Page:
AGENDA: Cheer up, Simon, a publisher’s life may prove happy

It is strange and humbling experience to find oneself cheek by jowl, as it were, with genius - even if only in a literary sense. Such was my feeling the other week when reading a piece next to my column dilating on the extraordinary talents of Simon Chappell.

It is strange and humbling experience to find oneself cheek by

jowl, as it were, with genius - even if only in a literary sense. Such

was my feeling the other week when reading a piece next to my column

dilating on the extraordinary talents of Simon Chappell.



Every week in the same spot there is a profile of some marketing maestro

or another. Reading these pieces I am puzzled as to why marketing has

not yet conquered the world - or, at any rate, most of Western

Europe.



Our industry is obviously filled to the point of embarrassment with

people of astonishing ability.



Simon, for instance (I hope he doesn’t mind me referring to him in such

a familiar fashion) is clearly quite out of the common mould. At a mere

35, he is a boss of a contract publisher, which puts into context the

efforts of a careless plodder like Alexander the Great who had only

managed to conquer the known world by that age - and died of the effort.

And although he had only just started in his new job, Simon was already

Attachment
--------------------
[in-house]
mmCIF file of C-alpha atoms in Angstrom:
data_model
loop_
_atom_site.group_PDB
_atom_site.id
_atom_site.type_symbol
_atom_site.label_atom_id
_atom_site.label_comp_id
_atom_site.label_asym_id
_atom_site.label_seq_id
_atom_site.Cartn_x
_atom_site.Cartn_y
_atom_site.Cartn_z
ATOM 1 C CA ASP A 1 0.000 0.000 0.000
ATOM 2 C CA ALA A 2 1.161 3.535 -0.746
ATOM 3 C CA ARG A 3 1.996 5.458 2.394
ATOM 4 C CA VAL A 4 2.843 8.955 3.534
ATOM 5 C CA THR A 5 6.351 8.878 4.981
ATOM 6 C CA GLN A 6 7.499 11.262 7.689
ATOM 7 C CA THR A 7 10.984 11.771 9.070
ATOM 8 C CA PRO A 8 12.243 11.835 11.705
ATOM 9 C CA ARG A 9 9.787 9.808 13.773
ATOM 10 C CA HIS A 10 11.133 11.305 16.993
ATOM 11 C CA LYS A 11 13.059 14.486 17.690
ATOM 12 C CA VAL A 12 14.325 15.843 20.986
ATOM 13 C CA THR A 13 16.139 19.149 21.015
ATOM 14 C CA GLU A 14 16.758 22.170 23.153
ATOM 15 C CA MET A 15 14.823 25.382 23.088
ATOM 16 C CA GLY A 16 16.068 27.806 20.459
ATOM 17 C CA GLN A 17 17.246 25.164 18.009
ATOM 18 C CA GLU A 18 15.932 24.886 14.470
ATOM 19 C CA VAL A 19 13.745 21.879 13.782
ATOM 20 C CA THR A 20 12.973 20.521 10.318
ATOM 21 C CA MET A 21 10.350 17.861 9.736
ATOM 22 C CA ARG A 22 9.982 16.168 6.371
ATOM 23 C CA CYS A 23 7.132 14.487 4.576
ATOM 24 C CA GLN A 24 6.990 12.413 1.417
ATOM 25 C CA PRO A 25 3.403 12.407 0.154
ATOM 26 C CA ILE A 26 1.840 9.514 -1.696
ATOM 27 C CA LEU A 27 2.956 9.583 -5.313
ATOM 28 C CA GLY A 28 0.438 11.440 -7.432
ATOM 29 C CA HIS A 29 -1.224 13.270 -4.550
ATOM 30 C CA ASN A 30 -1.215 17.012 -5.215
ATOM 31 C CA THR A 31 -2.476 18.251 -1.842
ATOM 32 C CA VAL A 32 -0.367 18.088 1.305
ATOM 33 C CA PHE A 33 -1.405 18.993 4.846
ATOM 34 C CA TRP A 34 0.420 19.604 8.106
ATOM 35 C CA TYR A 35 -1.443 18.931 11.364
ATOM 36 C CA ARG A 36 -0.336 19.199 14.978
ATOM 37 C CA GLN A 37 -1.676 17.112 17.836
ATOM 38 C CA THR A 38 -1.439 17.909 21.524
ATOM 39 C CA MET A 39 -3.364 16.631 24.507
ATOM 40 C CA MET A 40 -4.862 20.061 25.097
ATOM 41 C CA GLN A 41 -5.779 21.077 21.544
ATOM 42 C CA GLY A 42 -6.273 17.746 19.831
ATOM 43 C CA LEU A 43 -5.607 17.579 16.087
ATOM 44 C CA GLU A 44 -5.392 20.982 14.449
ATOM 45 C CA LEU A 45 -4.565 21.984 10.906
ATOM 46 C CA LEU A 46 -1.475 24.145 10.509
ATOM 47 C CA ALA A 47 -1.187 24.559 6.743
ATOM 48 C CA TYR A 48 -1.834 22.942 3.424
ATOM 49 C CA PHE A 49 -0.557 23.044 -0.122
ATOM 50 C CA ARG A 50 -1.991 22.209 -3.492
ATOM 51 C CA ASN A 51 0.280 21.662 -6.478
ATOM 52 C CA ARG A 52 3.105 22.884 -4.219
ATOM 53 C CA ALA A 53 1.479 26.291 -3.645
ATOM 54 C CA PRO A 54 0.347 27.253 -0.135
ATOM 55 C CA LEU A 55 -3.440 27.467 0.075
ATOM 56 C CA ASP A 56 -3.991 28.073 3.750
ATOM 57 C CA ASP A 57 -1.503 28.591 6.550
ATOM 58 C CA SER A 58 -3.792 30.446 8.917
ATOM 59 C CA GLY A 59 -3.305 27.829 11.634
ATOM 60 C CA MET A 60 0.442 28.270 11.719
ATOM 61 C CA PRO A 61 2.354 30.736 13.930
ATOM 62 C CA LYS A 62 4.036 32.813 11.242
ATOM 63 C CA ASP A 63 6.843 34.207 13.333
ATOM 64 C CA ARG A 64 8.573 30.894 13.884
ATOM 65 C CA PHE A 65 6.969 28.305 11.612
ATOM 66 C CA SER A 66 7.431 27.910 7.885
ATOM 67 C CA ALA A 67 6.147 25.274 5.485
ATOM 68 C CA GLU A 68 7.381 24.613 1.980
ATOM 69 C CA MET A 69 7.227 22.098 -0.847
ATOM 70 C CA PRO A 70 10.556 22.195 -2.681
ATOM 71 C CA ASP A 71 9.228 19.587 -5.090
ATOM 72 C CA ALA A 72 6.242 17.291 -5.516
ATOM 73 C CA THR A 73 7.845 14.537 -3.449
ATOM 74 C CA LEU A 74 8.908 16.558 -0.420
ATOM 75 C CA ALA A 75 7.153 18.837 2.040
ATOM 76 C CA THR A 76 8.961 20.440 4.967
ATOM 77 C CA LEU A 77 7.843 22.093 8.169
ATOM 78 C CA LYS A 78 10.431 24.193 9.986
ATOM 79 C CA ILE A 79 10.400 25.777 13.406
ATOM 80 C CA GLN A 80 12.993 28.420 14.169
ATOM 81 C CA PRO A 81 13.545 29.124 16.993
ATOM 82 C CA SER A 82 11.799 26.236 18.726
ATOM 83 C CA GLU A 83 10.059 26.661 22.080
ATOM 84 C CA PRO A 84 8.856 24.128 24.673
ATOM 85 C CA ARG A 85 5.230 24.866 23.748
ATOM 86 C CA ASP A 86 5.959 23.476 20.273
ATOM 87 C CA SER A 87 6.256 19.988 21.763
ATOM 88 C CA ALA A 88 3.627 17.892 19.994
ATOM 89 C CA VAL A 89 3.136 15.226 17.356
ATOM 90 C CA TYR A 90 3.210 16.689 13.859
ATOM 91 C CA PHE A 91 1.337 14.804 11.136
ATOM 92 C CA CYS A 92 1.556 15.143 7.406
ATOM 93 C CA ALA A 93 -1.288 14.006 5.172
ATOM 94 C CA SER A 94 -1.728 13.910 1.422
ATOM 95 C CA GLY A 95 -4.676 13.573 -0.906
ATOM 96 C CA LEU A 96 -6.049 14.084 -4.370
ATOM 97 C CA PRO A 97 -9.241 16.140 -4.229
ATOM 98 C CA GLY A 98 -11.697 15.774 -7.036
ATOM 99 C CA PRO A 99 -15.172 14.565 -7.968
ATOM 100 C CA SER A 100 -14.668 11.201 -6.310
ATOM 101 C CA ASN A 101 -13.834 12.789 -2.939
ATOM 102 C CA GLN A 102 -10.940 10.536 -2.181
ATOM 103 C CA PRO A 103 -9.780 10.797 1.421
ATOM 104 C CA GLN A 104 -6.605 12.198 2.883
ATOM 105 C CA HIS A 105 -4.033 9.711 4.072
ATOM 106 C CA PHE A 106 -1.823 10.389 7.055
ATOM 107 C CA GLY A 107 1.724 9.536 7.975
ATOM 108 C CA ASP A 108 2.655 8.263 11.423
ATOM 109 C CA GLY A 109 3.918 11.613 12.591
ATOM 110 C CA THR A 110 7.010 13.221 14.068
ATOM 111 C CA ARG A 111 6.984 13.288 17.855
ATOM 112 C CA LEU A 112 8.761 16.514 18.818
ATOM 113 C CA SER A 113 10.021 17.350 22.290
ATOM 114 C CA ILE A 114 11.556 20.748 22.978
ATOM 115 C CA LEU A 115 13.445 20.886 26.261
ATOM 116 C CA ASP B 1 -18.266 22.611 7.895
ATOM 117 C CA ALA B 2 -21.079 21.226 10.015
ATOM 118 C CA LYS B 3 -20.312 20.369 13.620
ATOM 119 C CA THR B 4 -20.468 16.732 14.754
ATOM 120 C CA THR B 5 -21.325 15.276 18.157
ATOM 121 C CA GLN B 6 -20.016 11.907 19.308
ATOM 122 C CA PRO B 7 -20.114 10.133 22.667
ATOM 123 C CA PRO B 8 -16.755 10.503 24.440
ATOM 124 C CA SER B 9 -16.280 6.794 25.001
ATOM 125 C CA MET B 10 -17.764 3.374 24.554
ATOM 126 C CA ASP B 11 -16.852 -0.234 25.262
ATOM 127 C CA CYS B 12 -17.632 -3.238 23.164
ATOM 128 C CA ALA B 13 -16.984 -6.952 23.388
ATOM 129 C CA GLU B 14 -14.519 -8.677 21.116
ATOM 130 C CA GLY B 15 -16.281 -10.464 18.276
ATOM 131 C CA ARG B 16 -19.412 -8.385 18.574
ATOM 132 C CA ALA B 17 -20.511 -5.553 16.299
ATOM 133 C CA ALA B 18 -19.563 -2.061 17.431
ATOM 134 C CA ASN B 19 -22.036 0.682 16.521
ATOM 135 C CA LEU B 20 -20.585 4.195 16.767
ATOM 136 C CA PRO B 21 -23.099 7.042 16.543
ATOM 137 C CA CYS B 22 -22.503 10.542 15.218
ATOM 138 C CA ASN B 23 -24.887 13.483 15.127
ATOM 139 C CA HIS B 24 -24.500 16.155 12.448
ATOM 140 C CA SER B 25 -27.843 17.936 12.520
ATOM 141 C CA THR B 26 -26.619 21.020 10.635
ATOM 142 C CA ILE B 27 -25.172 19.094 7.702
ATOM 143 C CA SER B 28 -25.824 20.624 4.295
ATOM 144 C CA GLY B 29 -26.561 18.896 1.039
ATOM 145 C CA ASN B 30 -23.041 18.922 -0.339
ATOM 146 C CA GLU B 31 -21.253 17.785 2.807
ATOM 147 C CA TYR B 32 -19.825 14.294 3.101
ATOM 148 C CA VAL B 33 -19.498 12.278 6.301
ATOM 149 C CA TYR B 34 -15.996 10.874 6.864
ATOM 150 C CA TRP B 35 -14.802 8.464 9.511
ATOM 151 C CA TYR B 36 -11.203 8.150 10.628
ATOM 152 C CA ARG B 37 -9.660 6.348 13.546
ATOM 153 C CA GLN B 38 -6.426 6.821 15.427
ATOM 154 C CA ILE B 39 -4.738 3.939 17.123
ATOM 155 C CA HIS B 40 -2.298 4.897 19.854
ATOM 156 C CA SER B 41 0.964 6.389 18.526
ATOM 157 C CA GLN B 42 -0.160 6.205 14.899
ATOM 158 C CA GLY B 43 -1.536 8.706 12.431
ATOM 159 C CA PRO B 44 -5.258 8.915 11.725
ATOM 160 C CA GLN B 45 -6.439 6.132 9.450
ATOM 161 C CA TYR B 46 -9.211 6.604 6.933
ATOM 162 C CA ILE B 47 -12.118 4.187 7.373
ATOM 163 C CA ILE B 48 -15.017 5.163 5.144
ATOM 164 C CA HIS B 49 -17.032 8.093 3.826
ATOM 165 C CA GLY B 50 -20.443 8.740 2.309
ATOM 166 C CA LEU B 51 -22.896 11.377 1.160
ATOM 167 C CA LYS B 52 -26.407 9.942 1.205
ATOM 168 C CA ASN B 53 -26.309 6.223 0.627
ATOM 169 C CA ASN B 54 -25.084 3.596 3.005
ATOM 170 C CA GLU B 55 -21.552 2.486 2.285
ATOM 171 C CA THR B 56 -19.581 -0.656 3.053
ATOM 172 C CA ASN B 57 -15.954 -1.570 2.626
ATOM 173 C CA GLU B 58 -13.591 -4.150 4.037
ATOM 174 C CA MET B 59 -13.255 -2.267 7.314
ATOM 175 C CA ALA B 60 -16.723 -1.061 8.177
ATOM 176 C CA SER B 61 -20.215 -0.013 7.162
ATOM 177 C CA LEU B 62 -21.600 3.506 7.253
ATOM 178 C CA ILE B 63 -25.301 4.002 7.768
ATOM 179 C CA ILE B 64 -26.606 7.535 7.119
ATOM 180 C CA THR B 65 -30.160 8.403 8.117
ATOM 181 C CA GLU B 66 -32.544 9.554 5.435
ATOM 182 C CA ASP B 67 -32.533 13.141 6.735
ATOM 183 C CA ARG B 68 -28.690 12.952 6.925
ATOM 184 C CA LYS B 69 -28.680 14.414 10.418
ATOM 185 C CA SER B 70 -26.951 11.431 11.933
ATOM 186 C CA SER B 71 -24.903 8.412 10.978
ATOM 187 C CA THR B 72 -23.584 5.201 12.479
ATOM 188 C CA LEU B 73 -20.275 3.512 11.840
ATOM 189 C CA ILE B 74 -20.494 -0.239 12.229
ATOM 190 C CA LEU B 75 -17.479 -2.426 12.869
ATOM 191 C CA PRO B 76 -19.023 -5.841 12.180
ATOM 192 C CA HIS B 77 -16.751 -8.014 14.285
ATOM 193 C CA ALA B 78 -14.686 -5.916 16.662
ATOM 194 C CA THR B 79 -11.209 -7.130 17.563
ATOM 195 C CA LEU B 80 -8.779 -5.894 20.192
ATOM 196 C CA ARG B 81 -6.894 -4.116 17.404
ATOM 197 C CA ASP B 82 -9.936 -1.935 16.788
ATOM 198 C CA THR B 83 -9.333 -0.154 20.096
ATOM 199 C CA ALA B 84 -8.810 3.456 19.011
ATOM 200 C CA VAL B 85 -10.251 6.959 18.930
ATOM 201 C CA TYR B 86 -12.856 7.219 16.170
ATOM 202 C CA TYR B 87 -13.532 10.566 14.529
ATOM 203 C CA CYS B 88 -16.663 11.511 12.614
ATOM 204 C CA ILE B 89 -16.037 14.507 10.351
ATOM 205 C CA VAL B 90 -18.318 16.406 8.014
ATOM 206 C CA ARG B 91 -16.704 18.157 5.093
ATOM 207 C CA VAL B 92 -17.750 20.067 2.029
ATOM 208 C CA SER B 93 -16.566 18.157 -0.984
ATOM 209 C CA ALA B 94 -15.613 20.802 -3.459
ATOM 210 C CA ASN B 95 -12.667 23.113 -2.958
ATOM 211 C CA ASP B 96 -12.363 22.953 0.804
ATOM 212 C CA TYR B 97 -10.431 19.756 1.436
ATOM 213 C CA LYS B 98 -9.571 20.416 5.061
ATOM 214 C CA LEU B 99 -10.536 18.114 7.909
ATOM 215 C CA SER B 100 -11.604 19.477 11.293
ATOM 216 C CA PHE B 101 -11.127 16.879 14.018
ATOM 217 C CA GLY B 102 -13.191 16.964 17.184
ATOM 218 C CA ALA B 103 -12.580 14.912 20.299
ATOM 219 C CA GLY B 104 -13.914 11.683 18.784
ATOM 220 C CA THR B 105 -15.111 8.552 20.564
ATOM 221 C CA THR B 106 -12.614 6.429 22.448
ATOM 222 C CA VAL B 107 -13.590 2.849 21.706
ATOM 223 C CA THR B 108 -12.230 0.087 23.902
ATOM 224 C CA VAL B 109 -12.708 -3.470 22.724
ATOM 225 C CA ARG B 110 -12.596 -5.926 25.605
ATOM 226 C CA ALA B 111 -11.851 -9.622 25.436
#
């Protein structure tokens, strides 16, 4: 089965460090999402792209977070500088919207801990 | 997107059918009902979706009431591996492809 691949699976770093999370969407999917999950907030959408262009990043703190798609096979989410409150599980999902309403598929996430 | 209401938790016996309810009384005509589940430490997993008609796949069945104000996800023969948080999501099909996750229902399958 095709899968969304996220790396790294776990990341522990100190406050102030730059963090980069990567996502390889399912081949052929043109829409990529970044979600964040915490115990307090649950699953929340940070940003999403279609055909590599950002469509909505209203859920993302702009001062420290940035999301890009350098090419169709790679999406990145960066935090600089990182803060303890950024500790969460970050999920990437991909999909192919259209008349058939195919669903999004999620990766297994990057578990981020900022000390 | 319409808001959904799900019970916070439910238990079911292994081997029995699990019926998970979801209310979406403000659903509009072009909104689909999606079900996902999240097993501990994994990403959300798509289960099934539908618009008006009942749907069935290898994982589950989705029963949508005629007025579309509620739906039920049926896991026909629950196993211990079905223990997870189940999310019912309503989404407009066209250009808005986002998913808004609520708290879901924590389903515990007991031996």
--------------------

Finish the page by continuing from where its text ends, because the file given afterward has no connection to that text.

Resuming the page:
’a passionate apologist’ for the way he makes his living.



Apologising - passionately or otherwise - for something after a few days

seems rather like premature remorse. If it’s so good, why apologise?



A passionate apology seems to me better employed by some dodgy geezer

trying to talk their way out of a situation eg, Slick Willy. More

enthusiasm, please! Passionate advocacy would be wiser, surely?



Anyhow, all that was in fun because you and I know very well that the

entire piece was written by Simon’s adoring mum, except the part from

his best friend. That was the bit calling him ’visionary’ and ’ahead of

his time,’ and also ’very clear about what direct marketing was all

about and what you can achieve with it’ and ’a good team player and a

thoroughly nice guy’ - all qualities I lack.



I shouldn’t be so flippant; by 35 I had proved to my mother how useless

I was, having built and carefully wrecked a business empire in three

countries and lost a ton of money. Moreover, contract publishing is

indeed interesting.



Simon’s biggest competitor, Redwood, publishes the three magazines with

the biggest circulations in Britain. It gets startling results, too -

60% of those who read the magazine then proceed to go and buy something

from Marks & Spencer. And it can cost less to produce and post a

magazine than a direct mail pack.



When I first learned all this, I was tempted to change my job, since one

of the few businesses I haven’t ruined was in publishing. However, I

shall keep churning out the odd spot of direct mail, because when you

wish to sell something specific to specific individuals you can’t beat

it.



But whether Simon is a genius or not, he has made a smart move: there’s

nothing like being in the right place at the right time.



Drayton Bird runs The Drayton Bird Partnership.



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